The English Court of Appeal (CA) has set out guidelines to assist the Patents Court.
The origin of these guidelines
The CA's guidelines are set out in its judgment in Glaxo Group Ltd v Genentech Inc. and Biogen Idec Inc. The patentee-defendants to a revocation action applied to stay the UK proceedings pending resolution of the parallel European Patent Office (EPO) opposition. A stay was refused at first instance by Lewison J. However, Lewison J in his judgment stated that the current practice on stays in patent cases appeared to be out of line with that in general commercial cases. As recent patent decisions stem from obiter dicta of Aldous LJ (in particular Kimberly-Clark v Procter & Gamble ) to the effect that there is a presumption in favour of a stay, Lewison J felt it would be helpful if the CA provided guidance by way of ratio.
The CA upheld Lewison J's refusal of a stay and went on to set out guidelines for the conduct of future patent stay cases. This update does not examine the facts of the case but instead considers the guidelines.
The decision whether or not to grant a stay was a matter for the Patents Court, exercising its inherent discretionary powers. Although the Patents Act 1977 and the European Patent Convention (EPC) do not contain express provisions relating to stays, they provide the backdrop and context to the issue. This distinguishes patent cases from the general commercial position as set out in The Spiliada and other forum conveniens cases. The possibility of duplication of proceedings challenging the validity of a European patent is inherent in the system set up by the EPC.
The CA considers that the key factors to take into account when considering granting a stay of UK patent proceedings, pending the outcome of a parallel EPO opposition are:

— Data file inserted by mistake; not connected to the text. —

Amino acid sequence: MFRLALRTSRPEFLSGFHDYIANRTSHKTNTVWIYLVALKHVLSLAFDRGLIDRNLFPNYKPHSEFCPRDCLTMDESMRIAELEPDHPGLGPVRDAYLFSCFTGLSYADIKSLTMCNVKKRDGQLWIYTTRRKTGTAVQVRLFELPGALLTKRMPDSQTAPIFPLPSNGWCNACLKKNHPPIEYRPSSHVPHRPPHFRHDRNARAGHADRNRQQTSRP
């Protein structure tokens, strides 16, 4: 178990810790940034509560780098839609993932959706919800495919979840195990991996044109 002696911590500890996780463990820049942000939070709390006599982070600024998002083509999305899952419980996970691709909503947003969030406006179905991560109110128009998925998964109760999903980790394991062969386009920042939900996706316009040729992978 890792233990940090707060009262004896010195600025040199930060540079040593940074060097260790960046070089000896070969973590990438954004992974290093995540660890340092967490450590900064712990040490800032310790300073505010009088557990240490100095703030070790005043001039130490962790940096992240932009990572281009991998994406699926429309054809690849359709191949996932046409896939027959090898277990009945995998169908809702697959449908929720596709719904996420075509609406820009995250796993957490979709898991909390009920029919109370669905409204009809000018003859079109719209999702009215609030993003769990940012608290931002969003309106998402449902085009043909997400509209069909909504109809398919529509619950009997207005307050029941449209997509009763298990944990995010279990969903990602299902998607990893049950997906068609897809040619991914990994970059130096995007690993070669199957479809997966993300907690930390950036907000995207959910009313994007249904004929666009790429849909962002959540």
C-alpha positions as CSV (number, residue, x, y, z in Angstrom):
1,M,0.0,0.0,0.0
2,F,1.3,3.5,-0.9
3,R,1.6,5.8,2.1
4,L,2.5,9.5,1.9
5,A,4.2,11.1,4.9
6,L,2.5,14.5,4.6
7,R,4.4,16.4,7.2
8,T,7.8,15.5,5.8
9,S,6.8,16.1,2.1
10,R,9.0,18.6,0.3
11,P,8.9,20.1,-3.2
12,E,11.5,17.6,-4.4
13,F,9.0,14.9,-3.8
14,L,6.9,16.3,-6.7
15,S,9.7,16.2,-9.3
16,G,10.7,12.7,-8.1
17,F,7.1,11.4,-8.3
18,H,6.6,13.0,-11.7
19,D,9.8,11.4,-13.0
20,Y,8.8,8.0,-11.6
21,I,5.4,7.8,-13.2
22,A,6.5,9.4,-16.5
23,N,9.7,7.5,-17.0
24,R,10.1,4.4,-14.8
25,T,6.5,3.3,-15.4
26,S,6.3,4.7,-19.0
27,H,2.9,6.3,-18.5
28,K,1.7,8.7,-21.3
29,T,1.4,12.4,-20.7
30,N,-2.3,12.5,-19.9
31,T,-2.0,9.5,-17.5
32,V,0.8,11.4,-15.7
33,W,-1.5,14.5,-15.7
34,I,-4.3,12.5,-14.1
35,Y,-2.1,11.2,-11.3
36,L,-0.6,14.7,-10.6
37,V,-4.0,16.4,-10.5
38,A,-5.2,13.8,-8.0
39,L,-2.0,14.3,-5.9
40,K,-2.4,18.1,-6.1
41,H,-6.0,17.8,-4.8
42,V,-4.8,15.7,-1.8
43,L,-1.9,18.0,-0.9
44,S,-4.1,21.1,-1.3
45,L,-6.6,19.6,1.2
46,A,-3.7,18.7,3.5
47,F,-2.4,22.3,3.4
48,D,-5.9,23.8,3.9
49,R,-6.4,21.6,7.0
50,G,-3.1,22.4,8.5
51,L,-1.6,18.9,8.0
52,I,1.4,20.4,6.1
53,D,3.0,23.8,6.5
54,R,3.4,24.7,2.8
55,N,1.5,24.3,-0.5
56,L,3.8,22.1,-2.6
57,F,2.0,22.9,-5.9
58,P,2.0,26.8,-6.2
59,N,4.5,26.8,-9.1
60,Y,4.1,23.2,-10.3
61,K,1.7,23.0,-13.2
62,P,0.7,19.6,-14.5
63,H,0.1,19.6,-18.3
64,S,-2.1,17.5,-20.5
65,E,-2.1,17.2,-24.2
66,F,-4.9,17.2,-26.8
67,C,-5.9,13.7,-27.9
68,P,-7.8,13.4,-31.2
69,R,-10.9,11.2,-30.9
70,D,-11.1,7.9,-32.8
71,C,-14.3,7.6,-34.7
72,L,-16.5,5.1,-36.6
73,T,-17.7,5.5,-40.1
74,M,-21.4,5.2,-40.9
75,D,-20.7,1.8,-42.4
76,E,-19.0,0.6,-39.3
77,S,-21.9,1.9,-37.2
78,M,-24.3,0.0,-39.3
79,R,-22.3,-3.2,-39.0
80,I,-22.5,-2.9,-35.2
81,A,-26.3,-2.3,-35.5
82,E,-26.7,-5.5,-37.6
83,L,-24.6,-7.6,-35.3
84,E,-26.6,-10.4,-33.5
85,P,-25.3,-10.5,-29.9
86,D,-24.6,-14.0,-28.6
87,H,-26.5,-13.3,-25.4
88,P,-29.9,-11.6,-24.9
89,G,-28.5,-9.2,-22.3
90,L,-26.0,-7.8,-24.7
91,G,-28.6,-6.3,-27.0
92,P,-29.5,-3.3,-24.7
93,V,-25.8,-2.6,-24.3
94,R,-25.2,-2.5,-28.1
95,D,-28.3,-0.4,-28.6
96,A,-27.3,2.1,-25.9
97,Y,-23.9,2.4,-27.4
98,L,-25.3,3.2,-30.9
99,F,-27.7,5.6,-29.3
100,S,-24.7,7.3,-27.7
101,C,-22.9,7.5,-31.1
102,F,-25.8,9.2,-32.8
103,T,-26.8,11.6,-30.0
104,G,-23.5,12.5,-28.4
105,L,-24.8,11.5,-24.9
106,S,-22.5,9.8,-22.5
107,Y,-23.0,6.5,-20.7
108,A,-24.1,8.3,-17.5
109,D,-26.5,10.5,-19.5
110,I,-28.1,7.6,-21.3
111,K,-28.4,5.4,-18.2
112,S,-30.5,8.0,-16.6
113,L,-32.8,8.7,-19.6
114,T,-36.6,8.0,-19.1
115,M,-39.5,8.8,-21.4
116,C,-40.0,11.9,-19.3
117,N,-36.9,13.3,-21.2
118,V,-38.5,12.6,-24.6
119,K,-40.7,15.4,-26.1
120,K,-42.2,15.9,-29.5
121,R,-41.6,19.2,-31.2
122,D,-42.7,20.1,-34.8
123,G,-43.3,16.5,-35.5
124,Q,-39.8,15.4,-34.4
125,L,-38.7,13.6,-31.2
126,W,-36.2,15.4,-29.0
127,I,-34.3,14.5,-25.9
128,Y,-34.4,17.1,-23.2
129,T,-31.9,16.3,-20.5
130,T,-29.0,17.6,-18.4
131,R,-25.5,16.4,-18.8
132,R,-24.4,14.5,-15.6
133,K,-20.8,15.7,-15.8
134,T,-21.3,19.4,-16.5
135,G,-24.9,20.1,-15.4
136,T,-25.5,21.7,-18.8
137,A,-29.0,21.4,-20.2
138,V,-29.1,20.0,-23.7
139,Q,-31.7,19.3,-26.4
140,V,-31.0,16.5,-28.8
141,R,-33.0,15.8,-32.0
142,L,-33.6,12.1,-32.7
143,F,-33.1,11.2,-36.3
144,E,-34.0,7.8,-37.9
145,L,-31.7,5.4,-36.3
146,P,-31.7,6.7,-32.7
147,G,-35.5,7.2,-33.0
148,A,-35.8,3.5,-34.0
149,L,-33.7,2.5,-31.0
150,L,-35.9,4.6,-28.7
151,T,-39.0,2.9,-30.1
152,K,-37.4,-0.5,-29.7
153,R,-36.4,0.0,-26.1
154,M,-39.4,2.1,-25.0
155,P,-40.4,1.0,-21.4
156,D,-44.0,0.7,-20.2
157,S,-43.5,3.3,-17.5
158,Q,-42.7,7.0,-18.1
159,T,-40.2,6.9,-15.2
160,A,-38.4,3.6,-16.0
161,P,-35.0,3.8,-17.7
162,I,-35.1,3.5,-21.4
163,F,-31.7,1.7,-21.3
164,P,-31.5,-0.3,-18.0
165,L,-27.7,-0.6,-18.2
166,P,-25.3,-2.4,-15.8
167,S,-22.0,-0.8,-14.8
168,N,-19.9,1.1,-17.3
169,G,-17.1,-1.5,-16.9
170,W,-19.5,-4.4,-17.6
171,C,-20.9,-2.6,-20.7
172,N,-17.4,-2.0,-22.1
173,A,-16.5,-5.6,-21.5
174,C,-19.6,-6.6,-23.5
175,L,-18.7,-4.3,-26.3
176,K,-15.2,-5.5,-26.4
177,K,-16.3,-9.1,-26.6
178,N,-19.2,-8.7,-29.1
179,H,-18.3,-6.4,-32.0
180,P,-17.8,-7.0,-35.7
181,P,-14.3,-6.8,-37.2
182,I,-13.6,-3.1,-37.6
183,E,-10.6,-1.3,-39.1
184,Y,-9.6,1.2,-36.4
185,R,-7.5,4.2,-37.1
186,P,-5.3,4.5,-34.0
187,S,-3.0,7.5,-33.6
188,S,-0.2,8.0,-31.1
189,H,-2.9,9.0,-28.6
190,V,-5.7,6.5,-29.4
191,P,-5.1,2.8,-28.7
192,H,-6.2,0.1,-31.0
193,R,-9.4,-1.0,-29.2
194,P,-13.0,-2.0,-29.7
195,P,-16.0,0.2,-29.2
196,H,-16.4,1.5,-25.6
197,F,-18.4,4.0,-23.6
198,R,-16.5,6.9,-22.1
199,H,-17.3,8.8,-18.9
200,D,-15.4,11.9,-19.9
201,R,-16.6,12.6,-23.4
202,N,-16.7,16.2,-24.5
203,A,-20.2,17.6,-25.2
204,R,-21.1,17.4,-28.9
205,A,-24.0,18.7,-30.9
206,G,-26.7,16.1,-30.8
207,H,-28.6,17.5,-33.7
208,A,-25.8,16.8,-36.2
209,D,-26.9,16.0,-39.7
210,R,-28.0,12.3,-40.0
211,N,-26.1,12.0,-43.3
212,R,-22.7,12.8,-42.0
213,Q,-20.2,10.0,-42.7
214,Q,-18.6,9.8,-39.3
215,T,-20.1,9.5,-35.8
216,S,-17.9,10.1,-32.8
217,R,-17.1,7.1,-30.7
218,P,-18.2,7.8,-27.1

- The pendency of the EPO opposition compared with that of the national proceedings. In the CA's view, this is the most significant factor. If the Patents Court proceedings would resolve some uncertainty significantly sooner than the EPO opposition, "it would normally be a proper exercise of discretion to decline to stay" the UK proceedings.
- Duplication of proceedings is not (by itself) a ground for staying proceedings as this is inherent in the EPC system.
- If the evidence shows that there would be "some commercial certainty" achieved at a considerably earlier date in the UK as compared to the EPO, then the Patents Court is entitled to refuse a stay.
- "Much weight" ought to be attached to the evidence of the party resisting the stay and "contentions of a competitor that there is no commercial need for early resolution of validity should be viewed with suspicion".
- Other considerations, such as additional costs of parallel proceedings, are of lesser relevance than of achieving some commercial certainty somewhere sooner.
The CA's clarification of the circumstances when a stay is appropriate is to be welcomed but some aspects of the above guidelines require comment:
The evidence of the party resisting the stay
- It appears that this party need only show that "some" commercial certainty would be achieved in the UK sooner than before the EPO. This is not a high bar. Also, "much weight" should be attached to this evidence and the counter-evidence of the party requesting the stay may be viewed with "suspicion". Given this guideline, it is difficult to see how a stay would be granted in the usual commercial circumstances.
Costs of duplicate proceedings
- Traditionally an application to stay was led by evidence as to the duplication of proceedings wasting court time and the parties' resources. Under the new guidelines, duplication is no longer a factor and the wasted costs issue is of minor relevance. This appears to ignore the relative size of the parties to a patent action, for example consider an SME-patentee defending UK revocation proceedings and opposition proceedings in parallel brought by a multi-national.
Courts in many other Continental jurisdictions (e.g. Germany) routinely stay national proceedings pending EPO opposition proceedings. Although in recent years we have seen a trend-shift in the UK (from anti-stay to more pro-stay), the consequence of these guidelines is that stays are likely to be a thing of the past.